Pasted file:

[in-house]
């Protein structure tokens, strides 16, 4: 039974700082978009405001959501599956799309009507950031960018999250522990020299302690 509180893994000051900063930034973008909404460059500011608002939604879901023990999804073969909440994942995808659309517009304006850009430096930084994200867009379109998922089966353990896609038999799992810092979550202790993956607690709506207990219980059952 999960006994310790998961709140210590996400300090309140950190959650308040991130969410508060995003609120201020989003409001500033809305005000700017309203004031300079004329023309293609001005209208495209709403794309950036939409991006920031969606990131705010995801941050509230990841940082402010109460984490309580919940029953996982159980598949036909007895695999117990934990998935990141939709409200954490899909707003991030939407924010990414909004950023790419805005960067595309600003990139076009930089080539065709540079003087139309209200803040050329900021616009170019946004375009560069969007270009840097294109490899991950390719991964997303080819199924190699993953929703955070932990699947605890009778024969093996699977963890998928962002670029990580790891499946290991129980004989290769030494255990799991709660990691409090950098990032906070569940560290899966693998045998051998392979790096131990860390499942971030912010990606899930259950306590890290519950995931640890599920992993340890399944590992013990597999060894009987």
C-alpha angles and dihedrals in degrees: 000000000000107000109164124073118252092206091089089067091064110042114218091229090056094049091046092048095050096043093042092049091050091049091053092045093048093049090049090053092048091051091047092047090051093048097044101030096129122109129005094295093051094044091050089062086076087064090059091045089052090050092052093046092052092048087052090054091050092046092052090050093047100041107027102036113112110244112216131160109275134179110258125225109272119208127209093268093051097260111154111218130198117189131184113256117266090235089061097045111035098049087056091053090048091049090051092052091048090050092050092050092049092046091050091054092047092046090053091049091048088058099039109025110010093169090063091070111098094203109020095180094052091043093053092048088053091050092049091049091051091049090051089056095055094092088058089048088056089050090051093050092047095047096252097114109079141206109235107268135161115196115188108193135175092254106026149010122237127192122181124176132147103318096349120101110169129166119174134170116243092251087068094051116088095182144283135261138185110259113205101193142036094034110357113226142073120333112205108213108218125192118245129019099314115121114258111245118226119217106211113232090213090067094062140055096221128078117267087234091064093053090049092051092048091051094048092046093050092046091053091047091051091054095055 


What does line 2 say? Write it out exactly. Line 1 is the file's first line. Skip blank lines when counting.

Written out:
């Protein structure tokens, strides 16, 4: 039974700082978009405001959501599956799309009507950031960018999250522990020299302690 509180893994000051900063930034973008909404460059500011608002939604879901023990999804073969909440994942995808659309517009304006850009430096930084994200867009379109998922089966353990896609038999799992810092979550202790993956607690709506207990219980059952 999960006994310790998961709140210590996400300090309140950190959650308040991130969410508060995003609120201020989003409001500033809305005000700017309203004031300079004329023309293609001005209208495209709403794309950036939409991006920031969606990131705010995801941050509230990841940082402010109460984490309580919940029953996982159980598949036909007895695999117990934990998935990141939709409200954490899909707003991030939407924010990414909004950023790419805005960067595309600003990139076009930089080539065709540079003087139309209200803040050329900021616009170019946004375009560069969007270009840097294109490899991950390719991964997303080819199924190699993953929703955070932990699947605890009778024969093996699977963890998928962002670029990580790891499946290991129980004989290769030494255990799991709660990691409090950098990032906070569940560290899966693998045998051998392979790096131990860390499942971030912010990606899930259950306590890290519950995931640890599920992993340890399944590992013990597999060894009987």